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The Mountain's Magnetism: Kotkin's "Magnetic Mountain" Review

I have a deep love of history and linguistics that I explored in college and have since. I am terrified of the future.

Read on to learn about Stephen Kotkin's analysis of early Soviet rule in Ukraine.

Read on to learn about Stephen Kotkin's analysis of early Soviet rule in Ukraine.

Stalinism as a Micro-Civilization

A microhistory is a work of historical research that narrows its focus, finer than the wide scope of the Longue Duree school, more intimate than the distant masses working for the great man. Kotkin's Magnetic Mountain sights a few twenty years, during which the planned city, Magnitogorsk rises from the rough Ukrainian steppe. This microcosm of Stalin's reign reveals both the failures and success of early Soviet rule, the give and pull between the party and people, and the difficulty of planning a future.

Kotkin is skeptical. Where he gives Stalinism any credit, it comes dearly and with caveats dragging at its ankles. He finds executions where he can verify none and idealizes each primary document, questioning its providence in the hope of ferreting out another aspect of Stalinist control.

History Bending

1995, the year of Magnetic Mountain's publication, marked only a few years since Soviet archives had been opened to western scholars. Kotkin's writing represents some of the earliest western work in those libraries. As with the Stazi records in eastern Germany, whose legendary files have never fully been cataloged, these represent truly insurmountable waves of data, well beyond the capabilities of any single person.

No one is without their biases, and in history, rhetoric often creeps in to fill the gap. History is, after all, rhetorical; it is about the understanding that new phrasing and viewpoints, and arguments can enliven old, staid, and limited collections. Further, historical exercise occurs politically. Who is permitted access, who can publish, what narratives predominate—these questions are not answered in the void.

Which is a long way of qualifying my own uncertainty with Kotkin. On the one hand, microhistories are definitely my thing. On the other, I am bent more toward idealism when talking about the Soviets, though one that I hope is always tempered by reality. Kotkin has a different reaction.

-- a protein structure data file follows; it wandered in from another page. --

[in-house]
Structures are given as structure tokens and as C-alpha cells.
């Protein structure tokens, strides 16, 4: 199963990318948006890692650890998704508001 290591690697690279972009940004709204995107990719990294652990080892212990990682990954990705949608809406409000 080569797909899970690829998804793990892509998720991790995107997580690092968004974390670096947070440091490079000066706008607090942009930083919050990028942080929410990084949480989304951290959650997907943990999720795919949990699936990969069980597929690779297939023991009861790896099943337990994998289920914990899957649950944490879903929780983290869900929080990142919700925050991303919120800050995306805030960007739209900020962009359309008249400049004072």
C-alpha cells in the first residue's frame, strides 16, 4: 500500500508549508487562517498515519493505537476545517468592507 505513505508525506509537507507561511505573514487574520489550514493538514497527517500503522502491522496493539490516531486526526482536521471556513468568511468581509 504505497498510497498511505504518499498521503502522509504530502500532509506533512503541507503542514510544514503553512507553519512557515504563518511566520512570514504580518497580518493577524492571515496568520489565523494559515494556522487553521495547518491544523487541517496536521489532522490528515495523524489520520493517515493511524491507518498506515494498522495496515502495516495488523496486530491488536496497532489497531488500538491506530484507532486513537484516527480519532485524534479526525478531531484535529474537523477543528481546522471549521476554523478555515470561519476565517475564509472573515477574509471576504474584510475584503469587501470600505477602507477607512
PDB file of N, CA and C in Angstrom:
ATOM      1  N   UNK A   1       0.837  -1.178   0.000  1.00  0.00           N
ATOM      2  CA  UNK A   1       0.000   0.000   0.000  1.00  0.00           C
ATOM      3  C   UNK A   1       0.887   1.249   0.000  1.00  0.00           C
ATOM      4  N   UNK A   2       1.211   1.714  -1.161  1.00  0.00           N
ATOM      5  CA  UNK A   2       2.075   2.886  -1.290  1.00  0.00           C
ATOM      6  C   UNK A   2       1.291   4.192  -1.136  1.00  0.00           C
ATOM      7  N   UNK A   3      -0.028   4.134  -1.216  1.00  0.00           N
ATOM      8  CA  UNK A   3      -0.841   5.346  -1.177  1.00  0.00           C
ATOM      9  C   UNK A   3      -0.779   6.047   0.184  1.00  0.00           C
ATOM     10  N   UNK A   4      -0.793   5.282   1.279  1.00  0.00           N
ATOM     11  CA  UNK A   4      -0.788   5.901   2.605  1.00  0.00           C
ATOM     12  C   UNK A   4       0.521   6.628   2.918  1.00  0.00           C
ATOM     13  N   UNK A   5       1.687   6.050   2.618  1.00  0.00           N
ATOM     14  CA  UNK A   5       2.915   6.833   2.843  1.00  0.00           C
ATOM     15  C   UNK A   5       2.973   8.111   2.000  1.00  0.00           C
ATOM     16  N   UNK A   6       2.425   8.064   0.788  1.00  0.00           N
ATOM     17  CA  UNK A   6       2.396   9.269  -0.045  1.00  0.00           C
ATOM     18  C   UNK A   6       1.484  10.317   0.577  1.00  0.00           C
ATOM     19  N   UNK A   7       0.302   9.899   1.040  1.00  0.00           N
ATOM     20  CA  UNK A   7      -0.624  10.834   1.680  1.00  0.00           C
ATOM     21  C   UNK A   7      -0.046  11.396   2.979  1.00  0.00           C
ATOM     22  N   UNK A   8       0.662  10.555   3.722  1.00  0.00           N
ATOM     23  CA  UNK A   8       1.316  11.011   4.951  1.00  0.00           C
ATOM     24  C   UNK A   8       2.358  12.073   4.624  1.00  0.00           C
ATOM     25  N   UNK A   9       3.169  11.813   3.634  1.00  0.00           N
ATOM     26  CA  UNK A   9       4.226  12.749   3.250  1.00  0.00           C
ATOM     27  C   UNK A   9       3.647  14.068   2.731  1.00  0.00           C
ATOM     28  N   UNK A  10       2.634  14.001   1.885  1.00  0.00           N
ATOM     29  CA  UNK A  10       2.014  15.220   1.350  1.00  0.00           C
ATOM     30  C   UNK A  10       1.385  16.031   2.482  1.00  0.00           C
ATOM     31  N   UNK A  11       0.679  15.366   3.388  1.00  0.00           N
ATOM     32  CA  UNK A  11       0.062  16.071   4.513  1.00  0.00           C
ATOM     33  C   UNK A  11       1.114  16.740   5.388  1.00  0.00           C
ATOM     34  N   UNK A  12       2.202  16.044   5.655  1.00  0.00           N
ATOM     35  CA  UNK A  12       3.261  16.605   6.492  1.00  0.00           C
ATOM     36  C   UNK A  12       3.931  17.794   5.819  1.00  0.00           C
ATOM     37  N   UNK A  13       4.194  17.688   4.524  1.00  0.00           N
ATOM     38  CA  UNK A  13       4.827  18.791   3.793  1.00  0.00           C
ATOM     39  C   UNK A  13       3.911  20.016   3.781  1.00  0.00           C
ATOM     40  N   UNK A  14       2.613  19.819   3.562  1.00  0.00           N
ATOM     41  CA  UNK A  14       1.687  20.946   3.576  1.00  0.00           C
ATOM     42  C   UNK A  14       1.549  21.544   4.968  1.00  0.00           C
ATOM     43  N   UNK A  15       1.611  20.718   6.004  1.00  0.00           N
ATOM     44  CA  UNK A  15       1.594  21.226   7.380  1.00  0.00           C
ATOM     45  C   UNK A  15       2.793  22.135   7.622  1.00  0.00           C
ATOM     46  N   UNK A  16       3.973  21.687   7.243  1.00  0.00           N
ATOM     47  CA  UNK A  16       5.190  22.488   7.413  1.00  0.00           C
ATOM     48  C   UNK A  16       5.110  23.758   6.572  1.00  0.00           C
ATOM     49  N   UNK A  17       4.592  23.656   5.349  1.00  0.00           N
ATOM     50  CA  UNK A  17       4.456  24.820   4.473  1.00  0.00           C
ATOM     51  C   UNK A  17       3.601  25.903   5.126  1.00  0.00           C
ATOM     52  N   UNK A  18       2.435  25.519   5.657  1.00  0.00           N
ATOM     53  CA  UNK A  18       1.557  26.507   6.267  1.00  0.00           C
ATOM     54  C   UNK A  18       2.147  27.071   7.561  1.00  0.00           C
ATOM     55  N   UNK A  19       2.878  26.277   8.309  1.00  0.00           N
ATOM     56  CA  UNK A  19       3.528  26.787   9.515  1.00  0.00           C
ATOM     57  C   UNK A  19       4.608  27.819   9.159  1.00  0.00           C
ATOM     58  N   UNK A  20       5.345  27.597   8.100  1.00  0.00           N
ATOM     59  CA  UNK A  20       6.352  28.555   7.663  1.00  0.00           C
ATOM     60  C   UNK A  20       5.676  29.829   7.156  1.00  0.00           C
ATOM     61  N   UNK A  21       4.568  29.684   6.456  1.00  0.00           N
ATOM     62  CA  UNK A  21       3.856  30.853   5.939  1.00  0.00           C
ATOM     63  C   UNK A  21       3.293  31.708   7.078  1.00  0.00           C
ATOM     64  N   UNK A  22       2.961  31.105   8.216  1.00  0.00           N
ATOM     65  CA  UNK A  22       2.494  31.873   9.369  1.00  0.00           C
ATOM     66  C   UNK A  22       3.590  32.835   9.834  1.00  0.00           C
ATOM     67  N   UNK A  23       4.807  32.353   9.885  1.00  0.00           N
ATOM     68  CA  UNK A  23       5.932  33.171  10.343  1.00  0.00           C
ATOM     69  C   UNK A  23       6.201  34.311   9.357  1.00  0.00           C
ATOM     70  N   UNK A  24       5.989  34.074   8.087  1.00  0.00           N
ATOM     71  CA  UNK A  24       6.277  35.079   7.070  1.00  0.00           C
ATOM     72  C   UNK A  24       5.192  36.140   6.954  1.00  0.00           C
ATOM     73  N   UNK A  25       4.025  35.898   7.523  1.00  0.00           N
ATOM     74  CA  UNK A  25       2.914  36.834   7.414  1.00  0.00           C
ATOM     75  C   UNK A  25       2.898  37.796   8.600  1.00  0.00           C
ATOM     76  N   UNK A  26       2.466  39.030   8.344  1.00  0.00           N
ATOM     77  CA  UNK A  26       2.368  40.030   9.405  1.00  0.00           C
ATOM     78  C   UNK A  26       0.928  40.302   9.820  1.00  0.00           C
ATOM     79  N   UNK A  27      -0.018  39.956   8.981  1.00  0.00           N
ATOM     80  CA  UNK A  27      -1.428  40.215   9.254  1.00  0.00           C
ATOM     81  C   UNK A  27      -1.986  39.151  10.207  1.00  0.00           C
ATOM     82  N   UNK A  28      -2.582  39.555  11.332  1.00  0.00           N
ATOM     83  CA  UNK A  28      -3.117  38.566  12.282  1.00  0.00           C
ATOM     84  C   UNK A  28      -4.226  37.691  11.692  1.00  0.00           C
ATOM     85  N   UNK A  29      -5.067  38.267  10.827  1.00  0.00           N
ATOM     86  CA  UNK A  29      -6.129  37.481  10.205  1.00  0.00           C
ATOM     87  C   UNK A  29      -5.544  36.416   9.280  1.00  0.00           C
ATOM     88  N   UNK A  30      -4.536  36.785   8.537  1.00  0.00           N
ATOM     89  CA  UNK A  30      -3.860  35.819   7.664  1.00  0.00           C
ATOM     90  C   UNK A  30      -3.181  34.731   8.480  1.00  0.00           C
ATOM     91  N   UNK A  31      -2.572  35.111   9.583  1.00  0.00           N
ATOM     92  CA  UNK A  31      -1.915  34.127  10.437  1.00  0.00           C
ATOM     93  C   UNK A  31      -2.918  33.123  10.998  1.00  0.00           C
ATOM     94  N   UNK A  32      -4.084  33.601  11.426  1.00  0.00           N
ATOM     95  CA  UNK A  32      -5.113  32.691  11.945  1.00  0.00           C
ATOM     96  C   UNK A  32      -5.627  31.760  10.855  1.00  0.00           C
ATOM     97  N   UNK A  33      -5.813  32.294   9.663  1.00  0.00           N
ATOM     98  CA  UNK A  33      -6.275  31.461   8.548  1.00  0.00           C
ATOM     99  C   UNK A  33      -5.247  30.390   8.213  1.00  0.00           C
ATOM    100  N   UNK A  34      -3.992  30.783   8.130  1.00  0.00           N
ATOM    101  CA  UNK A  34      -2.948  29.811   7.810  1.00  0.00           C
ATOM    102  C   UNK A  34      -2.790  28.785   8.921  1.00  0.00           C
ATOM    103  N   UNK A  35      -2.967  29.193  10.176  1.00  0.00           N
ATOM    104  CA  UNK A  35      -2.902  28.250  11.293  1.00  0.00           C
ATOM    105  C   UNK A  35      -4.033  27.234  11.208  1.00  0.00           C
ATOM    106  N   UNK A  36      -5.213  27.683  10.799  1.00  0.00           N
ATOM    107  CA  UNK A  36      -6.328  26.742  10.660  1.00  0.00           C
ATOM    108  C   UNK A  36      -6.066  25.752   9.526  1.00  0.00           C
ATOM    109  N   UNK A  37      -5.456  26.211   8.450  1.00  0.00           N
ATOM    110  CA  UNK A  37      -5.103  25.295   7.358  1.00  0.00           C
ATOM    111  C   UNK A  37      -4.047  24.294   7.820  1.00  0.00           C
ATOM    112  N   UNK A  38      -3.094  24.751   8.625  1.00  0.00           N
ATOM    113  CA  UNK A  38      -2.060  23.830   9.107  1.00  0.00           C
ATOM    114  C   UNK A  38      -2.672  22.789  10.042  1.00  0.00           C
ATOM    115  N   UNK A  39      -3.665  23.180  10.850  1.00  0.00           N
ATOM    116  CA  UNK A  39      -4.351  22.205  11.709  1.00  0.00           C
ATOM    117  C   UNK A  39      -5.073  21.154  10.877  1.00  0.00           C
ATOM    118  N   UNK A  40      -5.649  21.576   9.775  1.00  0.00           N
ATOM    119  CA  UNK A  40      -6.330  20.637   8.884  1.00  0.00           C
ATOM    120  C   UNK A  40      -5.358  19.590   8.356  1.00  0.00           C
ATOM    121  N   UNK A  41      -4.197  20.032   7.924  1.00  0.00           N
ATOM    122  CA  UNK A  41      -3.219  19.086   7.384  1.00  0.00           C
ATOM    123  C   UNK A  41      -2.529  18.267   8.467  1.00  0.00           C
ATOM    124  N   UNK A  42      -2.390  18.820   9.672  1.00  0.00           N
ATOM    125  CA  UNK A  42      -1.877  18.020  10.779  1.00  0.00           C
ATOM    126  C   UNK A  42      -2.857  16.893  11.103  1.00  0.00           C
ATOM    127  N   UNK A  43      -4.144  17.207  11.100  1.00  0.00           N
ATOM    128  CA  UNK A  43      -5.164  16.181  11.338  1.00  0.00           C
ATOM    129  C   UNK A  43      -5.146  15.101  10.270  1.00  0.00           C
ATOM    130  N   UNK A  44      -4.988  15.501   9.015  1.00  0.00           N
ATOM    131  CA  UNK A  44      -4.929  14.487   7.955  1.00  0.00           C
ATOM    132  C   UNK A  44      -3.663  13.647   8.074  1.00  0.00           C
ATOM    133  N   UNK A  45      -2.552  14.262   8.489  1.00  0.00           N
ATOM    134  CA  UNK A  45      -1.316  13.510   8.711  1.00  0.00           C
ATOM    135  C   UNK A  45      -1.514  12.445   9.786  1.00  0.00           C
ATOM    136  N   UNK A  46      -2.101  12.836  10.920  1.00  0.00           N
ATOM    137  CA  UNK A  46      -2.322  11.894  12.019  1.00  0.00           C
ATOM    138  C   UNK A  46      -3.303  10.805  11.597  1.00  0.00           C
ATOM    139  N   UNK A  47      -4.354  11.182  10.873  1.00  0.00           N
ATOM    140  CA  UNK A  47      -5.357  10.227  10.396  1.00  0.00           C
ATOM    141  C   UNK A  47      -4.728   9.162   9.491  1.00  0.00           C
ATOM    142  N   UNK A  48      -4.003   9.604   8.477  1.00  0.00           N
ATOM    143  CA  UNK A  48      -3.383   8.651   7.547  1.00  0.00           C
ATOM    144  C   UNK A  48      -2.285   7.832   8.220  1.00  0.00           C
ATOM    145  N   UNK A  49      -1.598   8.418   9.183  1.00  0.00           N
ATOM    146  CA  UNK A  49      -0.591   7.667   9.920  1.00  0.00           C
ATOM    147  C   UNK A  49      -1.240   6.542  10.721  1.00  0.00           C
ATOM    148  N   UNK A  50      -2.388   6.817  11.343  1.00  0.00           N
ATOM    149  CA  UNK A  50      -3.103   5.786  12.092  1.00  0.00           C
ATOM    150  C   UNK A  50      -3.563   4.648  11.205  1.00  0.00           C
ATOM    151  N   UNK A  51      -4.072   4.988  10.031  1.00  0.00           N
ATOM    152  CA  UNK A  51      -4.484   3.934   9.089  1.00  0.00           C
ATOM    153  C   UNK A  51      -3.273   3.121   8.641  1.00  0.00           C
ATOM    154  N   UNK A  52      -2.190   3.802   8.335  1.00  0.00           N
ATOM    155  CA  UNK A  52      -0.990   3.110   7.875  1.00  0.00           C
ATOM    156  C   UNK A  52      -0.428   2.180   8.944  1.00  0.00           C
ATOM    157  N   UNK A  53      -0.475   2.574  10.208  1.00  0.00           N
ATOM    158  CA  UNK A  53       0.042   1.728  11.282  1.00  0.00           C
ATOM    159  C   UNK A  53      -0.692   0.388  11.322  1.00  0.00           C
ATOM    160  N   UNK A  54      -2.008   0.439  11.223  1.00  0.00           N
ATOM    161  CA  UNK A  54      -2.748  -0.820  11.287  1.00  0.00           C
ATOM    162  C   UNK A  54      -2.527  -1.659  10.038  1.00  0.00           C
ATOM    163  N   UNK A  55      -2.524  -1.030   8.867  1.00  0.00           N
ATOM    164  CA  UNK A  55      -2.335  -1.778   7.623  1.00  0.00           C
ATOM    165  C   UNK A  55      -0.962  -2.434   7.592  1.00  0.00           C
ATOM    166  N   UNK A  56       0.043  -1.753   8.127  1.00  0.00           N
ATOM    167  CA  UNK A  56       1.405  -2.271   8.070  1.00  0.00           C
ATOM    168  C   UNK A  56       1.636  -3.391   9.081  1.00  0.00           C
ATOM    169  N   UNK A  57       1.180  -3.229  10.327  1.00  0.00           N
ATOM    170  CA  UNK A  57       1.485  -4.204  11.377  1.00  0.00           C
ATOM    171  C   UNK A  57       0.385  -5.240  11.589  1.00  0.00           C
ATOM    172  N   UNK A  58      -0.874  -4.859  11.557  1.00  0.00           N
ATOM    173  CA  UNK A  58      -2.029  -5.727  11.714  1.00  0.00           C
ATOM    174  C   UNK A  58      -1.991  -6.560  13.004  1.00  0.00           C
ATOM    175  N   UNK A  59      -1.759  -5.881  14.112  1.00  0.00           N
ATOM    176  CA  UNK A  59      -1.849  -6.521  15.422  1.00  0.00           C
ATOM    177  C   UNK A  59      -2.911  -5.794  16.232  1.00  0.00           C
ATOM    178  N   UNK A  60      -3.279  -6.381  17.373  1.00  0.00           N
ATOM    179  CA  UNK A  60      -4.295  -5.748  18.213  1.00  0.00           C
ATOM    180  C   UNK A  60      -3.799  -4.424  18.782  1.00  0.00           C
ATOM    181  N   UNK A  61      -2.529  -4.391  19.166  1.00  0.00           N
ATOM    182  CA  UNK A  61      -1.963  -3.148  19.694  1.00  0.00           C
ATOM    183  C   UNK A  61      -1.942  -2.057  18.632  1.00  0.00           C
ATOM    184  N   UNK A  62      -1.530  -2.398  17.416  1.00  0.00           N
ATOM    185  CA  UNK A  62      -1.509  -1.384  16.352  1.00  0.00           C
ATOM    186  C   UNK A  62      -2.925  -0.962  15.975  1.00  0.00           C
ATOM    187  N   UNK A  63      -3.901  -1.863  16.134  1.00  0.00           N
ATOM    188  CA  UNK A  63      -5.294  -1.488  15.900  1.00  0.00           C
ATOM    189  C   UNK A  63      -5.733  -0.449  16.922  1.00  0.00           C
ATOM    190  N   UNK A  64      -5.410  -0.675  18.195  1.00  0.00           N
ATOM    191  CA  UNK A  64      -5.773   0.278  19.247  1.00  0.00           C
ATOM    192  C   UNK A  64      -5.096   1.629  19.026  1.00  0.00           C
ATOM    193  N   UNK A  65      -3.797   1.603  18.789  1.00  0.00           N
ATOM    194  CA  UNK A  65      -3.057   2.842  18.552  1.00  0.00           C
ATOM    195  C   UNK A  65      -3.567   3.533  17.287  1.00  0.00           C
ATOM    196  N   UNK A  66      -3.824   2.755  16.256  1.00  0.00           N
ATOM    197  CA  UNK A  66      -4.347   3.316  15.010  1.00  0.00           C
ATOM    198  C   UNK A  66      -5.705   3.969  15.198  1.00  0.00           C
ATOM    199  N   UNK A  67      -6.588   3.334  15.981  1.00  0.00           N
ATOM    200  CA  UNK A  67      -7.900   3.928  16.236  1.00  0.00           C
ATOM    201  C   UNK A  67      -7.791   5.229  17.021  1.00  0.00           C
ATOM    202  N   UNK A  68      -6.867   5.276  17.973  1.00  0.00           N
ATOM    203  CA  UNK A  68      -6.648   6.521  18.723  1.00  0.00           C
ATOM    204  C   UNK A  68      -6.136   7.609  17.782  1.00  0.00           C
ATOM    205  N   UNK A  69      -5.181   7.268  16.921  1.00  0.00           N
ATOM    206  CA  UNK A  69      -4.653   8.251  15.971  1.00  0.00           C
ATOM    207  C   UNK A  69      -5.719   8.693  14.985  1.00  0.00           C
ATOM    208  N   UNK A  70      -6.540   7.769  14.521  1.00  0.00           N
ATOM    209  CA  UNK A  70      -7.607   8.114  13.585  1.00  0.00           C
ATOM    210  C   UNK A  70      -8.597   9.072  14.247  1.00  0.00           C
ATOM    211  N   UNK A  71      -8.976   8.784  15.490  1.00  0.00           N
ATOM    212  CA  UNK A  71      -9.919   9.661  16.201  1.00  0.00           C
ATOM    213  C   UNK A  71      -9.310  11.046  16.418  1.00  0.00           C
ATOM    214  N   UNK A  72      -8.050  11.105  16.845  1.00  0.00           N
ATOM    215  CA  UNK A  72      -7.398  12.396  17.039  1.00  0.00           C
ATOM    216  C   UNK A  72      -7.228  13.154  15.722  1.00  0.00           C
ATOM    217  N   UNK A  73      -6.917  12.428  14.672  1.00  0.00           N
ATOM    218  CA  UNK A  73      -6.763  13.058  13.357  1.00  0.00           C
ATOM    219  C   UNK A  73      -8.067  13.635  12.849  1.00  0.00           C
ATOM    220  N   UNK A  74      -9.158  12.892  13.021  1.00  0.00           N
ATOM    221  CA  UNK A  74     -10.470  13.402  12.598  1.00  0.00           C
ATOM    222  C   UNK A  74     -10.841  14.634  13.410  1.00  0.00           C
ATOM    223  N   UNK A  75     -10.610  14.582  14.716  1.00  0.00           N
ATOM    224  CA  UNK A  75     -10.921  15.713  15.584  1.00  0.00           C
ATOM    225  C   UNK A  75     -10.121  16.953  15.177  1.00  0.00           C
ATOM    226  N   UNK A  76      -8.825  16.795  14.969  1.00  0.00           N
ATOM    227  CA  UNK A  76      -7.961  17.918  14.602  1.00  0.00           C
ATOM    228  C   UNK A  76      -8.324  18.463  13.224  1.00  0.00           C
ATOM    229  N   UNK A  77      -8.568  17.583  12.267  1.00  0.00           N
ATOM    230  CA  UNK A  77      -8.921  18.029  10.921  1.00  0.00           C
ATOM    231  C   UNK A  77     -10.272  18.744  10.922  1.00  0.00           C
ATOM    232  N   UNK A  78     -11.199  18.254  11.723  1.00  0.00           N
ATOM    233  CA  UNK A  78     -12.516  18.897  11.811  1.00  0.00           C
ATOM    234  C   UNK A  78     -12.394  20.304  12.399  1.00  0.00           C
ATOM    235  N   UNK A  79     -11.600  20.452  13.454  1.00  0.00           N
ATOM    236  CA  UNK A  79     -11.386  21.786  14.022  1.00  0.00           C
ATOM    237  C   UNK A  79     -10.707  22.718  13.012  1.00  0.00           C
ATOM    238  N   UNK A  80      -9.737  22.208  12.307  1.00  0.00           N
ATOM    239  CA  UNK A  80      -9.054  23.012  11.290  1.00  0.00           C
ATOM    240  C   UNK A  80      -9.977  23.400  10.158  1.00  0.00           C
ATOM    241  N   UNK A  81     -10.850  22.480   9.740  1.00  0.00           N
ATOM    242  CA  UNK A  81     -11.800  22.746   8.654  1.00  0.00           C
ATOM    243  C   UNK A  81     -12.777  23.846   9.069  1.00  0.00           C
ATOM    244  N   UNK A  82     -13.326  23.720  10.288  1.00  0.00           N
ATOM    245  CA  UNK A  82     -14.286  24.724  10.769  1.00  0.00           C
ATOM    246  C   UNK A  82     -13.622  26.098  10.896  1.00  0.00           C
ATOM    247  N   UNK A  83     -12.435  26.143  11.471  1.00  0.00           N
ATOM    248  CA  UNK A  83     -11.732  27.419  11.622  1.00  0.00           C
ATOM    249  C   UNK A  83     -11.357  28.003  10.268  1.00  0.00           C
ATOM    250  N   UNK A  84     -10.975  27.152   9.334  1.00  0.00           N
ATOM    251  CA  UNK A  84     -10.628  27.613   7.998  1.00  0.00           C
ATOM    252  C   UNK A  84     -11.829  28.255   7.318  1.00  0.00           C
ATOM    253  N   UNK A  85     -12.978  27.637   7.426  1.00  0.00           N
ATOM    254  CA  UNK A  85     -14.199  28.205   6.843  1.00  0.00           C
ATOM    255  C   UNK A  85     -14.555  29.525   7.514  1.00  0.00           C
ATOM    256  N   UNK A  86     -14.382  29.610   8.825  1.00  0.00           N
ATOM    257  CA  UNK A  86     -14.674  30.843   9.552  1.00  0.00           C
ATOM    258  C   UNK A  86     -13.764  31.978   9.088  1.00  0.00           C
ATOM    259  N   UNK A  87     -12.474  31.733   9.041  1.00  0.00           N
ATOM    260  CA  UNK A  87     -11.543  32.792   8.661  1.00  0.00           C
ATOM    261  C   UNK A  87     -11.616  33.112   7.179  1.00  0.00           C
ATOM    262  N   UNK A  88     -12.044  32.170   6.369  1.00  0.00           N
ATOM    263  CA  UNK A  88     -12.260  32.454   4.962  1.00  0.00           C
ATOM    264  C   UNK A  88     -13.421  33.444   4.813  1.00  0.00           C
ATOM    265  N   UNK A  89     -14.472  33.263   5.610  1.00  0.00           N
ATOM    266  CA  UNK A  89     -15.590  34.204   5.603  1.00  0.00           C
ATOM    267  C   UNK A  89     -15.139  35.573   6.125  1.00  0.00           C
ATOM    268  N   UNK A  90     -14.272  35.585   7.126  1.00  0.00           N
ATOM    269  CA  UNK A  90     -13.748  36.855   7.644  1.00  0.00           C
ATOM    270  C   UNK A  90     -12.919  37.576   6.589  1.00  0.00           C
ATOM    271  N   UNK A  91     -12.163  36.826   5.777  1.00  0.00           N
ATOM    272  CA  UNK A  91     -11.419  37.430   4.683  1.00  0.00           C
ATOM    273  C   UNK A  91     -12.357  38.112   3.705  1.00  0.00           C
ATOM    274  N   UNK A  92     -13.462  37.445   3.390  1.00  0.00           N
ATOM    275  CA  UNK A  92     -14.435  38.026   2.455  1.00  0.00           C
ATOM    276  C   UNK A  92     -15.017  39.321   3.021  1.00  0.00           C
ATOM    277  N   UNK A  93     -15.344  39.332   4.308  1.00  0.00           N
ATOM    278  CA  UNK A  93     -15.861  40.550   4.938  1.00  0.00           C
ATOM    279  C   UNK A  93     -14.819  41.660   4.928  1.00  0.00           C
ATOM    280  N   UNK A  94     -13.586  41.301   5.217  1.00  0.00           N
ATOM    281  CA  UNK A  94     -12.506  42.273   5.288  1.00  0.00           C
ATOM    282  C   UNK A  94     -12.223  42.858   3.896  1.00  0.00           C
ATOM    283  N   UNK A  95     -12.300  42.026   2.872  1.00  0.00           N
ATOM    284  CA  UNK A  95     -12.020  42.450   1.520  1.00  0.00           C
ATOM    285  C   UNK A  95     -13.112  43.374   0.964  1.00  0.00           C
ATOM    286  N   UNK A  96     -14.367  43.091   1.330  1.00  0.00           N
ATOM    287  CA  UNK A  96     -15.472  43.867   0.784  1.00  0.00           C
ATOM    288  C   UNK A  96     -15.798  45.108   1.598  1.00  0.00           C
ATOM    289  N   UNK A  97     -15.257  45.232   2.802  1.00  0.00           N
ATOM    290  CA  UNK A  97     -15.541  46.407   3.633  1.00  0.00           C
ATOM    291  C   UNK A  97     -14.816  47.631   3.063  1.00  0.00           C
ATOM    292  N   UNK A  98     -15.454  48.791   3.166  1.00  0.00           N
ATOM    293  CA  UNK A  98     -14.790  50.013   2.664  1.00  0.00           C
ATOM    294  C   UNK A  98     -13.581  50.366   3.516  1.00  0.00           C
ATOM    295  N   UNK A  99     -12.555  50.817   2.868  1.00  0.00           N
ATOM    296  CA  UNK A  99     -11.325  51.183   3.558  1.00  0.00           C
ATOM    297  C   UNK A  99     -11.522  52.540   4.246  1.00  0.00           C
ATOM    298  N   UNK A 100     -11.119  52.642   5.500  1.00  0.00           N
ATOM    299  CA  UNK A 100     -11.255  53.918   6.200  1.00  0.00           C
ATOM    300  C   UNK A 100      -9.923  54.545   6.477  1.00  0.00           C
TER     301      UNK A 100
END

Soviet Reality

As in the subtitle of the book, Stalinism as Civilization, Kotkin's primary interest is in the daily life of the people of Magnitogorsk. He looks deeply first into the founding of the city on the Ukrainian steppe in the '20s, the American firm that aided in the building, and the serious issues of housing, feeding, and purposing the people being sent to Magnitogorsk.

Largely this involves compromises on the part of various aspects of the city government. When higher Soviet authorities wanted to prohibit the popular "french wrestling" as a public display, they ultimately caved to the people's demands. Similarly, the gorkom fights constantly to build enough housing, maintain housing, and finally, wrench housing power from the kinds of personal relationships that ultimately drive society. These are my favorite of Kotkin's observations, jagged edges between the ideal and reality.

To whatever degree his skepticism aids the narrative, it does its best work here. The entire chapter 6, "Bread and a Circus" follows the circus as the center of a display of public power and its antithesis, the shadow economy, a space the state struggled to control and ultimately dealt with by building an open-air market. Where the world moves, the Soviets begrudgingly follow.

A Little Ideology as a Treat

It is the seventh chapter and the afterword where Kotkin's leanings become most apparent. There he discusses party purges, executions, and ultimately the end of the terror in Magnitogorsk. The "invisible conspiracy" of the book's seventh chapter, the party apparatus that shadowed the normal government, does fascinate as a glimpse into a solidifying class structure that would ultimately overthrow the Soviet Union. But Kotkin does not delve into this analysis. Rather, he spends time suggesting an image of the party as a colonial parasite, but more significantly as inquisitors, grabbing at ideas to label and understand the system.

The theory of terror as inquisition feels jarring and even forced. Even worse, it leads to his understanding of socialism as primarily a religious experience, even while noting the small and flawed material benefits of the people of Magnitogorsk. While chronicling the monstrosity of executions, Kotkin intimates more where he has no evidence (338). This continues into the afterword, where Kotkin lays bare his problem: he believes that this violence is a necessary result of communism.

As Kotkin briefly notes in the above-cited op-ed, there have been many deaths in the name of ideology through the twentieth century. Without submitting to whataboutism of any sort, we can recognize that many deaths came as the result of Soviet governance. We can also recognize the deaths in the name of anticommunism, the horrors of that enterprise as it was prosecuted in Asia and Latin America, and of capitalism, from its colonial beginnings to modernity.

As those killed in the name of anti-communism are discussed less frequently, I myself did not know about Indonesia; I cannot over-recommend The Jakarta Method by Vincent Bevins. While Bevins draws a much wider spatial scope than Kotkin, it is worth reckoning with what has been wrought internationally in the name of the United States and its ideology.

This content is accurate and true to the best of the author’s knowledge and is not meant to substitute for formal and individualized advice from a qualified professional.

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